HB 564: Assignment of Benefits
MEMBER ACTION ALERT
Please contact your Representative and request his or her support for HB 564, PDA’s assignment of benefits legislation. House Leaders indicate they will schedule HB 564 for a vote in early 2020. They plan to revert back to the original language in HB 564 (before it was amended by the House Insurance Committee) before it moves to the House floor for a vote. PDA supports reverting back to the original language requiring assignment of benefits to non-participating providers, upon patients’ request.
Use the talking points below when communicating with your Representative. Log on the General Assembly’s website at www.legis.state.pa.us for your Representative’s contact information. Or contact PDA’s government relations staff at (800) 223-0016 or email@example.com for that information of if you have any questions.
Reasons to Enact Assignment of Benefits legislation
HB 564 enhances patient choice and alleviates financial burdens. Patients can still choose a participating dentist who will accept direct payment in full. Patients can still choose not to assign the benefit to a non-participating provider and pay upfront or work out a payment plan with the dentist. But the benefit of HB 564 is that patients now have another option—to assign their dental benefit to the non-participating provider, avoiding the burden of paying out of pocket. This third option will help many of your constituents who face untenable situations based on finances and socioeconomic status, geography and familial circumstances.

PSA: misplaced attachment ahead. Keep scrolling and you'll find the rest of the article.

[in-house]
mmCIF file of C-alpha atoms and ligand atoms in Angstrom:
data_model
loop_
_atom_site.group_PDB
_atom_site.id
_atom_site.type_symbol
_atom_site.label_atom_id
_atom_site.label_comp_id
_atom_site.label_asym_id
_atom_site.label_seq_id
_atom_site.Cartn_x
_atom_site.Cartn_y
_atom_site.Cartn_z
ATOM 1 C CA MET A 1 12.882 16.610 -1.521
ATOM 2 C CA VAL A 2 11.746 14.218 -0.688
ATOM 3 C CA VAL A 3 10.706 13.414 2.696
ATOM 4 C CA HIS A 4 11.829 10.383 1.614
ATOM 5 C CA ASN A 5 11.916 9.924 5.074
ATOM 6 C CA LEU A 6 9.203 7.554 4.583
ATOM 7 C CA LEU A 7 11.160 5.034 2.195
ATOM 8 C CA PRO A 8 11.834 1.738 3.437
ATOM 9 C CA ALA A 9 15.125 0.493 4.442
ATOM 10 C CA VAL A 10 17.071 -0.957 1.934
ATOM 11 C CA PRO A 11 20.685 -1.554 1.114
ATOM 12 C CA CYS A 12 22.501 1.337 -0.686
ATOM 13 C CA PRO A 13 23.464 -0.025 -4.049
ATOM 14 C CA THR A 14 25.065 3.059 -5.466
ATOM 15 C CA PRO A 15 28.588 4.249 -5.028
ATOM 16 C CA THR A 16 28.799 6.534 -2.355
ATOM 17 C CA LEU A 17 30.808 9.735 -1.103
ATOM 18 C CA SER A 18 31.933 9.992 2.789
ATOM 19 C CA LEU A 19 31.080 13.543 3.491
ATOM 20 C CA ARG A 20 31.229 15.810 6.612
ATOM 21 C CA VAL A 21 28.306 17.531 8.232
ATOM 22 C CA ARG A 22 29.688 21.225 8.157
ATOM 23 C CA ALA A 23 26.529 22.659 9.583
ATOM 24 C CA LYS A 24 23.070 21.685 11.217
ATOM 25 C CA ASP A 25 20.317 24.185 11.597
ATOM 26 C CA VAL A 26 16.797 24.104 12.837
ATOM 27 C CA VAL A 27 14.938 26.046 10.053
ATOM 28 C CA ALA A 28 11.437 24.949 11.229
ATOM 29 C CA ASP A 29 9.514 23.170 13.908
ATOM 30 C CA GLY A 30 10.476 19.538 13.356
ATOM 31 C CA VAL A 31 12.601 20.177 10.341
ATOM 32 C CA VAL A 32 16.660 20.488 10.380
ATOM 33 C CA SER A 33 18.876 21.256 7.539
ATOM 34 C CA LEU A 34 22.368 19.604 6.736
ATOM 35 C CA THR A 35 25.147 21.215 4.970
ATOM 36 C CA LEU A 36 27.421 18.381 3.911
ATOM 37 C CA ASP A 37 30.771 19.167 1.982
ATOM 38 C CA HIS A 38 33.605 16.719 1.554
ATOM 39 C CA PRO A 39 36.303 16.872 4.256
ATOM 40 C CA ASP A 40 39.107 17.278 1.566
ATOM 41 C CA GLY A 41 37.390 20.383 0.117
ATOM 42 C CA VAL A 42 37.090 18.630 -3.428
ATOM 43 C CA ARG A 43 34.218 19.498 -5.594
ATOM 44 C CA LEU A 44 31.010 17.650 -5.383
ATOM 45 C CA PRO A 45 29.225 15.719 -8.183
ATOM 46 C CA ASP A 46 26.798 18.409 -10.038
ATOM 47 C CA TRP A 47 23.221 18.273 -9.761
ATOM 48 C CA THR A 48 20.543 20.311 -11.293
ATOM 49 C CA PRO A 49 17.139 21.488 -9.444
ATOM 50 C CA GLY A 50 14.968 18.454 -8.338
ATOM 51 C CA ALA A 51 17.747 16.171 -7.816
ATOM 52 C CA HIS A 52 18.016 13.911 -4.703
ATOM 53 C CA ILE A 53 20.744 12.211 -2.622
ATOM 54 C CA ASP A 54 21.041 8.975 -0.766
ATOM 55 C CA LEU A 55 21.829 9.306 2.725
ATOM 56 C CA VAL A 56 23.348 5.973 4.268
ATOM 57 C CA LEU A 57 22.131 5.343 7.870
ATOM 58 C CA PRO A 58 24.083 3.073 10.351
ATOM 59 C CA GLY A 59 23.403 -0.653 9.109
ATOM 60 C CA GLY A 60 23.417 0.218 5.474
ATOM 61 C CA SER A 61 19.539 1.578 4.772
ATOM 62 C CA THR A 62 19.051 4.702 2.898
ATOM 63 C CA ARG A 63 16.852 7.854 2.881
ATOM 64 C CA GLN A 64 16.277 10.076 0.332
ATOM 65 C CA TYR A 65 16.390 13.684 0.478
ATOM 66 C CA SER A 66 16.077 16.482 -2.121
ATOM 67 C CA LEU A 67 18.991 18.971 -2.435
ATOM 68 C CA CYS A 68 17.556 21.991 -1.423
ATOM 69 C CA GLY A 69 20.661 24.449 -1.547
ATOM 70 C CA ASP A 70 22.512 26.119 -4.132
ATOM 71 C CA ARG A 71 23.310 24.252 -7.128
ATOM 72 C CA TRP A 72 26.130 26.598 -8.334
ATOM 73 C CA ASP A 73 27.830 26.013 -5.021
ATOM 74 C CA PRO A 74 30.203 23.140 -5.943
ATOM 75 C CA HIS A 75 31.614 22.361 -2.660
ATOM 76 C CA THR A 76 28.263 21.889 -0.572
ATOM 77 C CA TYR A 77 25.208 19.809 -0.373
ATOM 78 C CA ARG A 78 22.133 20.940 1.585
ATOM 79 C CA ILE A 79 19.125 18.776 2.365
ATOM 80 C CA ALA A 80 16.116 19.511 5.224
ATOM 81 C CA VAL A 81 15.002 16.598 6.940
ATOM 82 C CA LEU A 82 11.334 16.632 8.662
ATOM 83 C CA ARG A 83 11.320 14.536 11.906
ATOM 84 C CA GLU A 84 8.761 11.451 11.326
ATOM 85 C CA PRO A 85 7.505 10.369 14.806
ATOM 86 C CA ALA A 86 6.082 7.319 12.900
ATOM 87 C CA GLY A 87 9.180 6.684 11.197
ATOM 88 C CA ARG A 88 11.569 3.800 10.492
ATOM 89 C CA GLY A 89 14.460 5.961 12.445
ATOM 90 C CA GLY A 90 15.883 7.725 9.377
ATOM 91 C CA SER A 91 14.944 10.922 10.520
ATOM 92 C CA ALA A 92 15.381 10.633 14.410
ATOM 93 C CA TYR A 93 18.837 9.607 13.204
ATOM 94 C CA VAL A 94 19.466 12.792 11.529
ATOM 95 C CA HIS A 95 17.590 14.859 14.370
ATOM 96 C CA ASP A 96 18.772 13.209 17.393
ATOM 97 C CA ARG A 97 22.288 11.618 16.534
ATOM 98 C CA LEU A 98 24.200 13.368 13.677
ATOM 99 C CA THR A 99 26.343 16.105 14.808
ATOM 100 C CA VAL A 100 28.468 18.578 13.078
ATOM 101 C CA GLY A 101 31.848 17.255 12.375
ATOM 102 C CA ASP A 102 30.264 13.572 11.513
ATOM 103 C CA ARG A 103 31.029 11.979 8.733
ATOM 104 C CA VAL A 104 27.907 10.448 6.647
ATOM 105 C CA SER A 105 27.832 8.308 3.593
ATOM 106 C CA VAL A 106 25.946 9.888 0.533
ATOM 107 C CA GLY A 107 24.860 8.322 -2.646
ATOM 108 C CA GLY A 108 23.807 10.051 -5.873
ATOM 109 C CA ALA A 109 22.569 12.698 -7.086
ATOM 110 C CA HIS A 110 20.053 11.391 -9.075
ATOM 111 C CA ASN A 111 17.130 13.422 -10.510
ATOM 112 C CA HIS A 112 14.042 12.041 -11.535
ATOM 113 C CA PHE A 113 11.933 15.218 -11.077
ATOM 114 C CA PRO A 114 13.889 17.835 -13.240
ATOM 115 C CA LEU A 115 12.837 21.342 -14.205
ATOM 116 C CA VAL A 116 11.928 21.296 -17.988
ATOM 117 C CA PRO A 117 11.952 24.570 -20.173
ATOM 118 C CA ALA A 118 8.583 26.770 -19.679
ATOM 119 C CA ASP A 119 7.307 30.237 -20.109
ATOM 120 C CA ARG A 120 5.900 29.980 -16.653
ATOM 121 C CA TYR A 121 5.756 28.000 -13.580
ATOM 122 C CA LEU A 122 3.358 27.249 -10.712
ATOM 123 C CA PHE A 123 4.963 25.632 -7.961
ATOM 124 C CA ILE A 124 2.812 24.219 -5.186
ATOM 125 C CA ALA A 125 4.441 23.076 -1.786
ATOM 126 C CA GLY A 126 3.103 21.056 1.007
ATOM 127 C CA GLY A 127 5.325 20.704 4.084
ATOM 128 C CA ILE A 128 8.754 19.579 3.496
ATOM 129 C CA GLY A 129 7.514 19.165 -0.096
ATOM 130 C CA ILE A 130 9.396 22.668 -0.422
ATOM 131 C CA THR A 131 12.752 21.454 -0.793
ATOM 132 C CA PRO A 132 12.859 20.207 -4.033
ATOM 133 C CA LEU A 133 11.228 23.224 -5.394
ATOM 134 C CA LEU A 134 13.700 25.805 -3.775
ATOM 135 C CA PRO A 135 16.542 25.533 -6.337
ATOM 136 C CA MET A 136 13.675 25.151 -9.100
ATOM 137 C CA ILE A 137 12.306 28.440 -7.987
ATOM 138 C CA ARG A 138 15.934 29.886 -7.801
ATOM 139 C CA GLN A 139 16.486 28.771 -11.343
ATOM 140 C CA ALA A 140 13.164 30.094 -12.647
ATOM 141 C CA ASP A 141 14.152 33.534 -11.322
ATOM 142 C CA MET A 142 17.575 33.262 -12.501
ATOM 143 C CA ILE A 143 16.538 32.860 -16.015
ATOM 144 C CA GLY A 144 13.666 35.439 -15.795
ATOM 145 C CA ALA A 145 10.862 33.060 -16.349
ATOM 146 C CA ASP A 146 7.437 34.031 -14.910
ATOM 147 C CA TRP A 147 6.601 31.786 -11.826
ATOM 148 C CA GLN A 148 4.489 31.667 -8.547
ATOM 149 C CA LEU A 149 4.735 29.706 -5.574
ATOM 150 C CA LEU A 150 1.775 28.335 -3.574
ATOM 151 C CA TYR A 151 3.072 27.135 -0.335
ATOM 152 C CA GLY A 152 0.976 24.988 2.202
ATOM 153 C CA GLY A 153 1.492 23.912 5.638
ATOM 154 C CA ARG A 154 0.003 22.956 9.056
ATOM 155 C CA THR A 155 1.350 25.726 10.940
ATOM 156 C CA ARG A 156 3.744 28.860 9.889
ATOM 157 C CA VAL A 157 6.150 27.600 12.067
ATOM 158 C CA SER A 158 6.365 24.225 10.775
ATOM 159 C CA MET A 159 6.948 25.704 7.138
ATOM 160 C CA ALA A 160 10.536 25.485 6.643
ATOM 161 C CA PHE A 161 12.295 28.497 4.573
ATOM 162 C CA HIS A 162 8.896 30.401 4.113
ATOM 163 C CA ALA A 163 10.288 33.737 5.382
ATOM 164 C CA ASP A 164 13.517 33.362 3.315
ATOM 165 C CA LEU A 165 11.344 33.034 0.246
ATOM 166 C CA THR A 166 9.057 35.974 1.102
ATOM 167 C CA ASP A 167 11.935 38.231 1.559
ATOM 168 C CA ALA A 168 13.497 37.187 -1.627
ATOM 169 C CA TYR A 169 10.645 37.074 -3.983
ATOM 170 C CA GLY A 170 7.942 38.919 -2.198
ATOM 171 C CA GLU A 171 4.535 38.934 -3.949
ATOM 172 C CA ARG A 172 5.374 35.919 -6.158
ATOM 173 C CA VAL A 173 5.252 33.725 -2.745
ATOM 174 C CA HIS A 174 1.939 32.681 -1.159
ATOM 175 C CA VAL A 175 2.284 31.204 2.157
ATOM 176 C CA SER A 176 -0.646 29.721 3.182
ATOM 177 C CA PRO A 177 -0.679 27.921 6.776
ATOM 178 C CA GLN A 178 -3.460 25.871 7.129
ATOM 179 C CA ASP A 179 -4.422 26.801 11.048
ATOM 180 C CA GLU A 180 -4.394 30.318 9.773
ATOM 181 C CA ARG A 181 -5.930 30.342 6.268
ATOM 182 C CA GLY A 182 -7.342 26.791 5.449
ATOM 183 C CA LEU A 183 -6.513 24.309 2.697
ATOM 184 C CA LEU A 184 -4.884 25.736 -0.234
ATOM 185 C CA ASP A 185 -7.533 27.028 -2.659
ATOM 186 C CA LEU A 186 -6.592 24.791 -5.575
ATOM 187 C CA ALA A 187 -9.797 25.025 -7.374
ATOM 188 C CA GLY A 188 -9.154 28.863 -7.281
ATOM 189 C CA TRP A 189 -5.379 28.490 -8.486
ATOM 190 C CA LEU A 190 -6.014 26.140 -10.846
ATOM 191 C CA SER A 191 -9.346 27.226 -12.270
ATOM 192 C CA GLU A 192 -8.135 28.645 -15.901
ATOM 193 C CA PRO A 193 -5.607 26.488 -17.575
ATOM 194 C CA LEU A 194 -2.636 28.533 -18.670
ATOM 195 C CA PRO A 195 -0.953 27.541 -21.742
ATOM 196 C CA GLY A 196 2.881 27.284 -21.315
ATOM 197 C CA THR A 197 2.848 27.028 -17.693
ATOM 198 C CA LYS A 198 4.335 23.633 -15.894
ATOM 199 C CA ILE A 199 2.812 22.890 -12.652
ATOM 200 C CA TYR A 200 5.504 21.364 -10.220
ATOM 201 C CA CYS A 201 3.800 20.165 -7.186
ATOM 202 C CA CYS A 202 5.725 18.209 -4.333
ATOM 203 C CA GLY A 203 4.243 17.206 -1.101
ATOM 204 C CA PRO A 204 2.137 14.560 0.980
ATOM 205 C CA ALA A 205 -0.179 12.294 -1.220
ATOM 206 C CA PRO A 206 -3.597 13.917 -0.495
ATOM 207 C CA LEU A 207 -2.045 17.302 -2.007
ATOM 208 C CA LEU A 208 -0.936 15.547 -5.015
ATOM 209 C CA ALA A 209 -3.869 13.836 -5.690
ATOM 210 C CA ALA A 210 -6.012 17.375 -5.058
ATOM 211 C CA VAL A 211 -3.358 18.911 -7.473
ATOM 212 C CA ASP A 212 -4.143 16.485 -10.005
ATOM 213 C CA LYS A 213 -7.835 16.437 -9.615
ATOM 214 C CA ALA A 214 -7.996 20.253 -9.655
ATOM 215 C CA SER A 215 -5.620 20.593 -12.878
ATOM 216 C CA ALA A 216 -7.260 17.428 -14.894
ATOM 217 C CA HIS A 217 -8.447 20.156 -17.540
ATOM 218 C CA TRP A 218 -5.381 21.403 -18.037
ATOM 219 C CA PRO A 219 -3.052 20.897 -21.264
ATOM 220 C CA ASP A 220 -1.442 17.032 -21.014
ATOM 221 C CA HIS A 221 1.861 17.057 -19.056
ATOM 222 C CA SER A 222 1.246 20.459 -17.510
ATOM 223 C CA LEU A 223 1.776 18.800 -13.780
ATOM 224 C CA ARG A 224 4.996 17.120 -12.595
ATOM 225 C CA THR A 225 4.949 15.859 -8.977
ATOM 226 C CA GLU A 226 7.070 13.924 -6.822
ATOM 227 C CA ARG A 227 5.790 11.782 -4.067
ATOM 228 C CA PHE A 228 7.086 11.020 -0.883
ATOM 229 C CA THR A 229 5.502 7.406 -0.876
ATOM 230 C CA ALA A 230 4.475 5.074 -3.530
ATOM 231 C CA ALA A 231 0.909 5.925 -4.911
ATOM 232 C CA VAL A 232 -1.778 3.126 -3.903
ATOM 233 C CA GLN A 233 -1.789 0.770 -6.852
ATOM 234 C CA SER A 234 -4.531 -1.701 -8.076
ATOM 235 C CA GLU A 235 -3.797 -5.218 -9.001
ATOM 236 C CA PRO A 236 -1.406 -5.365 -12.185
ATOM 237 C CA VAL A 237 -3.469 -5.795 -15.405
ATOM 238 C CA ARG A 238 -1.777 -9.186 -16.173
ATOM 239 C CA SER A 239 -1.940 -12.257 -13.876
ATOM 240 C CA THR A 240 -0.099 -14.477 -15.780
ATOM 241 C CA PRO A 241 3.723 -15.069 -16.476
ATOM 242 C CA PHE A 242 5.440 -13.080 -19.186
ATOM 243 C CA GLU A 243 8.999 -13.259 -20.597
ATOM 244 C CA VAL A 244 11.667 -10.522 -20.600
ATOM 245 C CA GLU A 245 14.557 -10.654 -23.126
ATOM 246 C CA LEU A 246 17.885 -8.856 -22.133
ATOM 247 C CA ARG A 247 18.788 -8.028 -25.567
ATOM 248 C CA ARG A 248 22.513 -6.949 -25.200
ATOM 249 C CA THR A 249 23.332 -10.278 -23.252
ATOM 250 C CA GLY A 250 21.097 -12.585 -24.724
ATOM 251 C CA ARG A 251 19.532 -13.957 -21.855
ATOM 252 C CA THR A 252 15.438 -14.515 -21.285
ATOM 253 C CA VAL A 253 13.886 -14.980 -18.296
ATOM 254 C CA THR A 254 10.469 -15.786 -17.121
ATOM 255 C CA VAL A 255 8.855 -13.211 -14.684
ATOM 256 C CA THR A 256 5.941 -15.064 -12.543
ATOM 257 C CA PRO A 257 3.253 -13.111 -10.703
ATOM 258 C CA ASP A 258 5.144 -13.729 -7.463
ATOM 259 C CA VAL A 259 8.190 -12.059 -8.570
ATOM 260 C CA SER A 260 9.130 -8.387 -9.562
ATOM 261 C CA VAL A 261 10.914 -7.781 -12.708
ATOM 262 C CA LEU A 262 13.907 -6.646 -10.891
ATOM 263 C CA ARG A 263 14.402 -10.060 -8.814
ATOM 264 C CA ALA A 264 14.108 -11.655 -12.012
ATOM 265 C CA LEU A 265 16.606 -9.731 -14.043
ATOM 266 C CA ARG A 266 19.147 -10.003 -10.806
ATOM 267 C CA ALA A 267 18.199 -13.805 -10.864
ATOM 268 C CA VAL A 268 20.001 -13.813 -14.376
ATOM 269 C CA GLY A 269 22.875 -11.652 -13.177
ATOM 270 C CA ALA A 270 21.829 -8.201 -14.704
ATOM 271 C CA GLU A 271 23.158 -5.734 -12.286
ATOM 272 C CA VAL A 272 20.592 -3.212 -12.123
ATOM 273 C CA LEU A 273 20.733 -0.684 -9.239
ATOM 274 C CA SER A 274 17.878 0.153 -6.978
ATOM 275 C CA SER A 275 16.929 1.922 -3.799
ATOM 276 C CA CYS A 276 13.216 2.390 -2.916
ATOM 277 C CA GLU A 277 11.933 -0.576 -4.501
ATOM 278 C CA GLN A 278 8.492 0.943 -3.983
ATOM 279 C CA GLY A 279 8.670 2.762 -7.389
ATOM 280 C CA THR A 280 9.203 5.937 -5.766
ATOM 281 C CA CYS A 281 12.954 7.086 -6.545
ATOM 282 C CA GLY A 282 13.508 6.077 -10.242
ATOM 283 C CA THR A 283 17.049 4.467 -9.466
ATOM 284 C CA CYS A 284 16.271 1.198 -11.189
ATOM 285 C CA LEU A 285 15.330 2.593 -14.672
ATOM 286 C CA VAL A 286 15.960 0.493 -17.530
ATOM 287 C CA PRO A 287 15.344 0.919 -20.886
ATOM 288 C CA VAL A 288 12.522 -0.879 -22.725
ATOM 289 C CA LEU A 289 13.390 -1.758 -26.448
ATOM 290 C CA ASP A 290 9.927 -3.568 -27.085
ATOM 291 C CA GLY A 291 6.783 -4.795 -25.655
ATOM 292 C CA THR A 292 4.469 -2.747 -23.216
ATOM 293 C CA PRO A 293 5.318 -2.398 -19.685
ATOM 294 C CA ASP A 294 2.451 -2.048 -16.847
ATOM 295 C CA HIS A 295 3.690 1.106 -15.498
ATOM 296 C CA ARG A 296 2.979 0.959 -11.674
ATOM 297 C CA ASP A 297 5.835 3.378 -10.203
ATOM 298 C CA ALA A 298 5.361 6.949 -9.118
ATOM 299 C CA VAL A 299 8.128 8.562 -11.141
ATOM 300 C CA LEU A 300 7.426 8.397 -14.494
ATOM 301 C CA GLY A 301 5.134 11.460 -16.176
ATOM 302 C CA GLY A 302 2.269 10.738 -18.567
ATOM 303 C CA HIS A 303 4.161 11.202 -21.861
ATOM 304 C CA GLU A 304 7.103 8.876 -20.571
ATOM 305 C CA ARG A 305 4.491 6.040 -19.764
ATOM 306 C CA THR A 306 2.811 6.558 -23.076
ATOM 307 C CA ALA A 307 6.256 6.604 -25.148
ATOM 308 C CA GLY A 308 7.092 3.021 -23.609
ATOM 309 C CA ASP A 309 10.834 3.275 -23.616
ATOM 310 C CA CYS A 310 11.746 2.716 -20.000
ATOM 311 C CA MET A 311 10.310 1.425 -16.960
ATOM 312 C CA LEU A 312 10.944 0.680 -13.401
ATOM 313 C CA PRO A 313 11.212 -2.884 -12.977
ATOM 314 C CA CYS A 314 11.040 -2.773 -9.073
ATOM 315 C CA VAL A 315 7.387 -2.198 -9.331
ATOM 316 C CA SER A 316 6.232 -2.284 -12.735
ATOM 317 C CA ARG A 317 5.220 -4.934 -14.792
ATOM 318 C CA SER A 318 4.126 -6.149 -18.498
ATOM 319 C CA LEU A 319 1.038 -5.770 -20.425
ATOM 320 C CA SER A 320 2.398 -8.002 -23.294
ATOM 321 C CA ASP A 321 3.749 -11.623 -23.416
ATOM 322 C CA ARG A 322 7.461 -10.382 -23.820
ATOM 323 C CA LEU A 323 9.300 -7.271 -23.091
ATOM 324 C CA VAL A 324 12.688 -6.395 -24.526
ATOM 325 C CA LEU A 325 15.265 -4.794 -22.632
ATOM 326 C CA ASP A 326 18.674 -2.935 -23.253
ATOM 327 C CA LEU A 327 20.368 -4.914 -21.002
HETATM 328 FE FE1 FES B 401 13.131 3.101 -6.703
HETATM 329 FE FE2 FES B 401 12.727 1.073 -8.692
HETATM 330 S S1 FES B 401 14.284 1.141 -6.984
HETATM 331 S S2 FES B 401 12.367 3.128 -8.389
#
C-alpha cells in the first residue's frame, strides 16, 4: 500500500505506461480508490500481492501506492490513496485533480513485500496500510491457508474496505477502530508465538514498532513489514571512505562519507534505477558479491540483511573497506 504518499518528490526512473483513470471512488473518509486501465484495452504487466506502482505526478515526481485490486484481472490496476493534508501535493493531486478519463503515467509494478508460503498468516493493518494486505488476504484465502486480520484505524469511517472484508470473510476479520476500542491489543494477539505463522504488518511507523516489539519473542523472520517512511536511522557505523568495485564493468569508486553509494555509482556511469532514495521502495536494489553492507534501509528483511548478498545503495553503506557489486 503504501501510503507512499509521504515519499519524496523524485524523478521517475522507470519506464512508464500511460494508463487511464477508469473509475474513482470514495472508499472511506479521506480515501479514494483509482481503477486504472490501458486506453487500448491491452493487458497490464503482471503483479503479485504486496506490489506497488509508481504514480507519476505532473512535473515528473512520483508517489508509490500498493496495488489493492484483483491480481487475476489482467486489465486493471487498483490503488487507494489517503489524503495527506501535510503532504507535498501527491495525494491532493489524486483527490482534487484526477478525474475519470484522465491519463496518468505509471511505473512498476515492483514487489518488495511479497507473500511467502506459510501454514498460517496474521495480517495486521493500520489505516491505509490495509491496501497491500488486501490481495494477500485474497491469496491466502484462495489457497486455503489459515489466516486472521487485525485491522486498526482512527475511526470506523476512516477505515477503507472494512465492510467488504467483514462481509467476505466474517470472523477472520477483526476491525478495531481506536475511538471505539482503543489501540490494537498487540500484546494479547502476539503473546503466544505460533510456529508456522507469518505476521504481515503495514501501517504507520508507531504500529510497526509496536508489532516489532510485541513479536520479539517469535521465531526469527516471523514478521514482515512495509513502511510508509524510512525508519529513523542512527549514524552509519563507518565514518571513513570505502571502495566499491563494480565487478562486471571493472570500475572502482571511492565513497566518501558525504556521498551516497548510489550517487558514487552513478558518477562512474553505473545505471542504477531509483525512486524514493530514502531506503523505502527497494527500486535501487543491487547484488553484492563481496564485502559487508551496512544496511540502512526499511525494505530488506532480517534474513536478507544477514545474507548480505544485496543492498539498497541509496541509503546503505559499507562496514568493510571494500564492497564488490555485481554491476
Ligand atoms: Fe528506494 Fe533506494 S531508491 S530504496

A study from the Indiana Health Law Review, found that assignment of benefits laws do little, if anything, to increase health care costs. In fact, ensuring that providers are paid results in them continuing to provide care without having to raise their rates. Another advantage is the elimination of many of the administrative hassles associated with billing and payment experienced by both providers and patients. Click here to access the full study.
Insurance companies oppose assignment of benefits laws because they feel this will weaken the participant network. Empirical evidence does not substantiate the claim that provider networks are weakened in states with assignment of benefits laws. Most recently, a study from Florida after it enacted assignment of benefits legislation found no net loss in physicians’ participation in network plans. Click here to access the full study.
Twenty-two other states have enacted assignment of benefits laws.
Dentists are looking to practice in states with a friendly business environment. Ask any dental student and they will tell you that they factor in a state’s third party payer practices and policies when deciding where to practice dentistry. Currently, Pennsylvania retains less than 30 percent of its dental school graduates because they are seeking employment in other states with fewer insurance restrictions and fairer reimbursement to cover overhead expenses, salaries, etc. Lack of Assignment of benefits legislation is hurting Pennsylvania’s dental workforce capacity.